In the book, Jordan Belfort explains his selling system. He calls it the straight line system. And it is the process of turning prospects into buyers.

I wanted to talk about one specific aspect of that system in this post. And it’s something Jordan calls The Three Tens.

There are three aspects of a sales situation that the prospect must rate as 10/10 if there is to be any hope of them buying from you.

The three aspects are:

  1. You (the sales person)
  2. The company
  3. The product

In face-to-face sales, the sales person needs to be trustworthy and genuine. They need to look smart. And they need to conduct themselves well.

The company needs to have a good reputation. The prospect needs to believe that the company is a good company to deal with.

The product needs to solve the customer’s problem. They need to believe that the product will make their life better.

Let’s translate this into digital.

In online sales, your website represents two out of three of those aspects. The sales person is the sales page and the website design and branding represents the company itself.

This is exactly why going cheap on web design is false economy. Your website is everything (except your product) in the 21st century. You need high quality web design. Everybody does. And the higher the price of your products, the higher quality web design you need.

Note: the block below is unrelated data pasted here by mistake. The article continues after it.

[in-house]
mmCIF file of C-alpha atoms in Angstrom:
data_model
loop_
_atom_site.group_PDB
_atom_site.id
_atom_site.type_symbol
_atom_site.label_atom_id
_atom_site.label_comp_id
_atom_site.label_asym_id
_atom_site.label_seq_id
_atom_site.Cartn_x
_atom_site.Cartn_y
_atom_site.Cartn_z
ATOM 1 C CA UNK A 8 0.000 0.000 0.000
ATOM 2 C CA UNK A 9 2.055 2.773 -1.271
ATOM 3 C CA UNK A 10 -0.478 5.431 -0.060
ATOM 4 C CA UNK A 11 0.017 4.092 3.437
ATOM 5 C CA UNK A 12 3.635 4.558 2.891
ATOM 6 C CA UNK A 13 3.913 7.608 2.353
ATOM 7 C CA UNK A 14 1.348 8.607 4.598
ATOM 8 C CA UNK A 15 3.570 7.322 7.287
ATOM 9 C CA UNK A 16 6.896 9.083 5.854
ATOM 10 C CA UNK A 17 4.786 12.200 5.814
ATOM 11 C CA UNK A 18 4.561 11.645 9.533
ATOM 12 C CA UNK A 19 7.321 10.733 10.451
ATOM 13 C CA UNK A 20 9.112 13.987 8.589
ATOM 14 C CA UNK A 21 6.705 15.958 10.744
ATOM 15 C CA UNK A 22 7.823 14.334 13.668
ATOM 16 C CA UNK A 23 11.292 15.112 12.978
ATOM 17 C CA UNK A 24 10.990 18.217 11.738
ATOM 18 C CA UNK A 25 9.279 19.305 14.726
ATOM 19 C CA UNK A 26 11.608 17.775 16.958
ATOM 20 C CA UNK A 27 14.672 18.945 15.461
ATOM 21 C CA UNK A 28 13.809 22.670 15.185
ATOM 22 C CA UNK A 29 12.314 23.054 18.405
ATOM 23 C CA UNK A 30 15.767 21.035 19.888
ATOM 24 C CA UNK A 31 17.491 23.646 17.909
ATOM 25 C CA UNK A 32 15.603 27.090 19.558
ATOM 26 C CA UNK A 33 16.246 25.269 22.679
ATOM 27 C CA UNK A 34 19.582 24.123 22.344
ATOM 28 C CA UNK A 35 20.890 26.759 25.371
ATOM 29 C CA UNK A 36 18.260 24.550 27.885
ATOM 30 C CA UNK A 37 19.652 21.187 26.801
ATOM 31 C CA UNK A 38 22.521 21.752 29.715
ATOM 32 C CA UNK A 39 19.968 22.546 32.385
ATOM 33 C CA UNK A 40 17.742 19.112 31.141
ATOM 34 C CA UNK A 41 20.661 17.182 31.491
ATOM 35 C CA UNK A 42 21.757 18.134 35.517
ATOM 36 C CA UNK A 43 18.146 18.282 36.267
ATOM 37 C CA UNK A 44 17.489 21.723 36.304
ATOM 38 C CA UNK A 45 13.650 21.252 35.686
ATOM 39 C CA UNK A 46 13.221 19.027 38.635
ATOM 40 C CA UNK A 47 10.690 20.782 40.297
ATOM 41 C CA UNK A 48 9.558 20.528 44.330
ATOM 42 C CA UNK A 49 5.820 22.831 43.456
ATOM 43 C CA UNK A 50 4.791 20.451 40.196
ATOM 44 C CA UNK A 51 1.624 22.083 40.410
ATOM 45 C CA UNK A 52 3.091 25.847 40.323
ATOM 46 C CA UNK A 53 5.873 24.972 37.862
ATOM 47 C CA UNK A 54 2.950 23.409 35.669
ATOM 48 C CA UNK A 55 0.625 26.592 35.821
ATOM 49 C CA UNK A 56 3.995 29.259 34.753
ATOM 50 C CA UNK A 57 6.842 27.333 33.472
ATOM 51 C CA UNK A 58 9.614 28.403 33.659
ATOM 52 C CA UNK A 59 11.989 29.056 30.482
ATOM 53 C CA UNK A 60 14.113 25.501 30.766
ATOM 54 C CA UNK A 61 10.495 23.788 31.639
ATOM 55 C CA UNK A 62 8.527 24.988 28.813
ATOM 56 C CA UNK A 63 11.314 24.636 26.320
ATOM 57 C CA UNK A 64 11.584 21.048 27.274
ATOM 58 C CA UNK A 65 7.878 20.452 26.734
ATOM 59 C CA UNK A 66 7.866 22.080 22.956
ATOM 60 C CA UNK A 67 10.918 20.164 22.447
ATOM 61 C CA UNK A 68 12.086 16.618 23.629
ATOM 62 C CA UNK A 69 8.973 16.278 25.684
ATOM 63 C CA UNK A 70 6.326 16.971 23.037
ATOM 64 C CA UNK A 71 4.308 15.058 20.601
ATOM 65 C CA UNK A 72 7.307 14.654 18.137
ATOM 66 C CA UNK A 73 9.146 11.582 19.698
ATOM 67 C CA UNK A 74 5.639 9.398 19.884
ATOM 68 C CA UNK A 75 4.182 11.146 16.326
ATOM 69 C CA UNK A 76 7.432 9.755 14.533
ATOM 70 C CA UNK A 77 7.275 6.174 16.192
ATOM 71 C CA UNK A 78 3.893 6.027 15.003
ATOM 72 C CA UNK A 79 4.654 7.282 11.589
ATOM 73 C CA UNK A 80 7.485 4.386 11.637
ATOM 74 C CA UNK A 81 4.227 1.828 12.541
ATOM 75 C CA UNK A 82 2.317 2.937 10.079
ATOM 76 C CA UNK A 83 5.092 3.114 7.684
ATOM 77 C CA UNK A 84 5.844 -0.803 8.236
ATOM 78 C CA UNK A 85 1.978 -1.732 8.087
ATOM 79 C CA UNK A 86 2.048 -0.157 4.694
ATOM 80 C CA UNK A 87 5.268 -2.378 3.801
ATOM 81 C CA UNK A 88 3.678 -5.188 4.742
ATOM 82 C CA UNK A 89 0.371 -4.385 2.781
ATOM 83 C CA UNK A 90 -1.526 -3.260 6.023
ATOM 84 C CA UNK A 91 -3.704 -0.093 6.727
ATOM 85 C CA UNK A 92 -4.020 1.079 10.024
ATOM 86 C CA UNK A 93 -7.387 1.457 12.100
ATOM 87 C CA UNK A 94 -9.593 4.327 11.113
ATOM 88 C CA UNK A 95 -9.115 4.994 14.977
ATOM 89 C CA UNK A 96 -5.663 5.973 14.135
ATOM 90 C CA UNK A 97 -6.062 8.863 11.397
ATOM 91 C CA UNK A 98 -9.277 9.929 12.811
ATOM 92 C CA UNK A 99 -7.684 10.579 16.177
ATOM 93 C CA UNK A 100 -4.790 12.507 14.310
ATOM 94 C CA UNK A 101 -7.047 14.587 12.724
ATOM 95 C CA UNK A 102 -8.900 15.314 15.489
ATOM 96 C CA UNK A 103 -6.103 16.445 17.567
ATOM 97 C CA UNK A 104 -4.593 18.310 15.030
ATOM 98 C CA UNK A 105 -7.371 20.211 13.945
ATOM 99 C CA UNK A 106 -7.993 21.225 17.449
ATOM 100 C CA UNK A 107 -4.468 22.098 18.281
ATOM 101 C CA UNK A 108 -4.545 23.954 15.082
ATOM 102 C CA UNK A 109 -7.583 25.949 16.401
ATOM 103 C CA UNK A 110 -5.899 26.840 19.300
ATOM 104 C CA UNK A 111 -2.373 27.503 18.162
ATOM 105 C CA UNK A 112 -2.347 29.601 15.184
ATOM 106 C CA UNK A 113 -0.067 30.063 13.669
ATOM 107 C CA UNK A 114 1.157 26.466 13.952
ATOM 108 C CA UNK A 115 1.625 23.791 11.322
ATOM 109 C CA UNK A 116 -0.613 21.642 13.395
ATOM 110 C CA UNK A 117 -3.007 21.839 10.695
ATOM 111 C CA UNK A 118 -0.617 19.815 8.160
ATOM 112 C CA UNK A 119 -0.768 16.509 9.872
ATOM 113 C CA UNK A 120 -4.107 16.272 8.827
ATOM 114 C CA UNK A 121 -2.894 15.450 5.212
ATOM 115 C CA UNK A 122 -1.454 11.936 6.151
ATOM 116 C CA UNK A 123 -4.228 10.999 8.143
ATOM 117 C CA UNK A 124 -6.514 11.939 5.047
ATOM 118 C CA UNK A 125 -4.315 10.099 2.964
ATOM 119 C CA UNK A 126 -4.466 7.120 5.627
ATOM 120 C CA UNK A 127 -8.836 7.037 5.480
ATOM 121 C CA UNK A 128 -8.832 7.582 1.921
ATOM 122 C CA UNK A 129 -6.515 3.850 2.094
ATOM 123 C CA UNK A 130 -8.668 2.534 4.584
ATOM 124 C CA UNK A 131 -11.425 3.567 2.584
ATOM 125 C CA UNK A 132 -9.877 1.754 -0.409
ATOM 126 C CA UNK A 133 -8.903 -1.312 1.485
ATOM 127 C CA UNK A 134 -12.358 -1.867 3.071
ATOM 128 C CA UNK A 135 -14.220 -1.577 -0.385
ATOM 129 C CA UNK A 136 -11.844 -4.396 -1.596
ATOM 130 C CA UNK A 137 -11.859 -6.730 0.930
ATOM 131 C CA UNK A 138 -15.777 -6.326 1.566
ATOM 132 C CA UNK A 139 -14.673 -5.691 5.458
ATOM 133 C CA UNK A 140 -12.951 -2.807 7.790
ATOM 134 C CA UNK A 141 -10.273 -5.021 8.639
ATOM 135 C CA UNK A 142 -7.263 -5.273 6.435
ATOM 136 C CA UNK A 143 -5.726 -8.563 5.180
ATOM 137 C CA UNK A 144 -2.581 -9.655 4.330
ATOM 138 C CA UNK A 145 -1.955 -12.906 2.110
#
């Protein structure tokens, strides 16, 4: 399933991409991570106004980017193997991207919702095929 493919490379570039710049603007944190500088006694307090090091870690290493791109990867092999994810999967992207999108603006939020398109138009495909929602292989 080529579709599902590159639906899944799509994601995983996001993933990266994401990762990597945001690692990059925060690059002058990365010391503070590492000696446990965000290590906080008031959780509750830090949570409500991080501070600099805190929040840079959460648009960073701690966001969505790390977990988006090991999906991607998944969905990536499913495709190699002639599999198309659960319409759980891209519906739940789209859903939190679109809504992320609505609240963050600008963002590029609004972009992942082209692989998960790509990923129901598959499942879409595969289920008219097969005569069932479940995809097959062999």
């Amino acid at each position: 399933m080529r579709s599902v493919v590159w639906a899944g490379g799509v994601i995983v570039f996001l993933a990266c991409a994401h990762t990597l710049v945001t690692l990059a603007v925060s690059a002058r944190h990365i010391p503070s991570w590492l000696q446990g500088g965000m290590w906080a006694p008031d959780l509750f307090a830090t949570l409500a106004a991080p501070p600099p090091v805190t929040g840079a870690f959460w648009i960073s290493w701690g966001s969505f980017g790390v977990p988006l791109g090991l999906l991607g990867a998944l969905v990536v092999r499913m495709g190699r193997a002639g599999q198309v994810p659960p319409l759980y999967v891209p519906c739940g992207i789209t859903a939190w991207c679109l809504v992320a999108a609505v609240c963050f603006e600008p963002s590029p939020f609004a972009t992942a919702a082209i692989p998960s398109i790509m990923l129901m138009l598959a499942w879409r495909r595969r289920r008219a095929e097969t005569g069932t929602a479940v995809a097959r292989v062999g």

Because web design is the key to having your prospects believe in you.

How Do Search Engines Work?

April 7th, 2021
Google logo neon light signage

Search engines have one objective: to organise the Internet. They help people search the billions of web pages out there for pages that are relevant to whatever the user is looking for.

But how do they do that?

21st century search engines are complex. They use all sorts of signals and complex algorithms to decide which pages are relevant to any given search term – even to the point of offering up different results depending on the device you conduct your search from (mobile search results can be different to laptop search results). But it all started much more simply…